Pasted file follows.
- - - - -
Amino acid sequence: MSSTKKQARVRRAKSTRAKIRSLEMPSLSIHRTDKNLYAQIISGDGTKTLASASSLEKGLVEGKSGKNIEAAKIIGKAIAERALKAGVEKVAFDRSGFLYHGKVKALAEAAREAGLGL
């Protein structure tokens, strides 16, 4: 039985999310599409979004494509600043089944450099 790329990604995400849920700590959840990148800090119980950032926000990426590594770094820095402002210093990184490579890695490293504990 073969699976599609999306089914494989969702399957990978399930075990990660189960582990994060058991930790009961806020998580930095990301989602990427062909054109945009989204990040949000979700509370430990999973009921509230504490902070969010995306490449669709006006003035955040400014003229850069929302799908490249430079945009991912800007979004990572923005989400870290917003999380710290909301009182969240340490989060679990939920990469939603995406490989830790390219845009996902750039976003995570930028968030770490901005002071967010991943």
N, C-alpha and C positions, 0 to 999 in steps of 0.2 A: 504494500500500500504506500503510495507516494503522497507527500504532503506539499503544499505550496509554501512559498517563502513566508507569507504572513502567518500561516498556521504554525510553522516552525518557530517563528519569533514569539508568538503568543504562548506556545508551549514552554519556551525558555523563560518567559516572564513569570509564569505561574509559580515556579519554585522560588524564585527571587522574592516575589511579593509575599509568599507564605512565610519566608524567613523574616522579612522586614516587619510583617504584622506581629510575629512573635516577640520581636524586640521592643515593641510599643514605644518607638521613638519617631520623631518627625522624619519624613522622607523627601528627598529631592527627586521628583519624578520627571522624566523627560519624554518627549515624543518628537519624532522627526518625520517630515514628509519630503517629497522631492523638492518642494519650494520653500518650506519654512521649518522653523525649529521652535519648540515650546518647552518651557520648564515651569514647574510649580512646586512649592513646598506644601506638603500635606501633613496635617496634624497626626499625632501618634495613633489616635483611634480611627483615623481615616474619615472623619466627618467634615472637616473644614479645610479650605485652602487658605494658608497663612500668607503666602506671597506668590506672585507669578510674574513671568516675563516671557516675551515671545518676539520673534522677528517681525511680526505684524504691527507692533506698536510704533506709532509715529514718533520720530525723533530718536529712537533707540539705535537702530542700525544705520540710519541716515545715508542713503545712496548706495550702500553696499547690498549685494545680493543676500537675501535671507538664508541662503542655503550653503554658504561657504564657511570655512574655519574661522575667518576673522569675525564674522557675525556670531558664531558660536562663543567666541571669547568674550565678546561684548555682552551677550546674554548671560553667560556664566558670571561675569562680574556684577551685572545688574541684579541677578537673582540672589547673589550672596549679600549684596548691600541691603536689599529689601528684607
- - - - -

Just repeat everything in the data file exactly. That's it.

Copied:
Amino acid sequence: MSSTKKQARVRRAKSTRAKIRSLEMPSLSIHRTDKNLYAQIISGDGTKTLASASSLEKGLVEGKSGKNIEAAKIIGKAIAERALKAGVEKVAFDRSGFLYHGKVKALAEAAREAGLGL
């Protein structure tokens, strides 16, 4: 039985999310599409979004494509600043089944450099 790329990604995400849920700590959840990148800090119980950032926000990426590594770094820095402002210093990184490579890695490293504990 073969699976599609999306089914494989969702399957990978399930075990990660189960582990994060058991930790009961806020998580930095990301989602990427062909054109945009989204990040949000979700509370430990999973009921509230504490902070969010995306490449669709006006003035955040400014003229850069929302799908490249430079945009991912800007979004990572923005989400870290917003999380710290909301009182969240340490989060679990939920990469939603995406490989830790390219845009996902750039976003995570930028968030770490901005002071967010991943």
N, C-alpha and C positions, 0 to 999 in steps of 0.2 A: 504494500500500500504506500503510495507516494503522497507527500504532503506539499503544499505550496509554501512559498517563502513566508507569507504572513502567518500561516498556521504554525510553522516552525518557530517563528519569533514569539508568538503568543504562548506556545508551549514552554519556551525558555523563560518567559516572564513569570509564569505561574509559580515556579519554585522560588524564585527571587522574592516575589511579593509575599509568599507564605512565610519566608524567613523574616522579612522586614516587619510583617504584622506581629510575629512573635516577640520581636524586640521592643515593641510599643514605644518607638521613638519617631520623631518627625522624619519624613522622607523627601528627598529631592527627586521628583519624578520627571522624566523627560519624554518627549515624543518628537519624532522627526518625520517630515514628509519630503517629497522631492523638492518642494519650494520653500518650506519654512521649518522653523525649529521652535519648540515650546518647552518651557520648564515651569514647574510649580512646586512649592513646598506644601506638603500635606501633613496635617496634624497626626499625632501618634495613633489616635483611634480611627483615623481615616474619615472623619466627618467634615472637616473644614479645610479650605485652602487658605494658608497663612500668607503666602506671597506668590506672585507669578510674574513671568516675563516671557516675551515671545518676539520673534522677528517681525511680526505684524504691527507692533506698536510704533506709532509715529514718533520720530525723533530718536529712537533707540539705535537702530542700525544705520540710519541716515545715508542713503545712496548706495550702500553696499547690498549685494545680493543676500537675501535671507538664508541662503542655503550653503554658504561657504564657511570655512574655519574661522575667518576673522569675525564674522557675525556670531558664531558660536562663543567666541571669547568674550565678546561684548555682552551677550546674554548671560553667560556664566558670571561675569562680574556684577551685572545688574541684579541677578537673582540672589547673589550672596549679600549684596548691600541691603536689599529689601528684607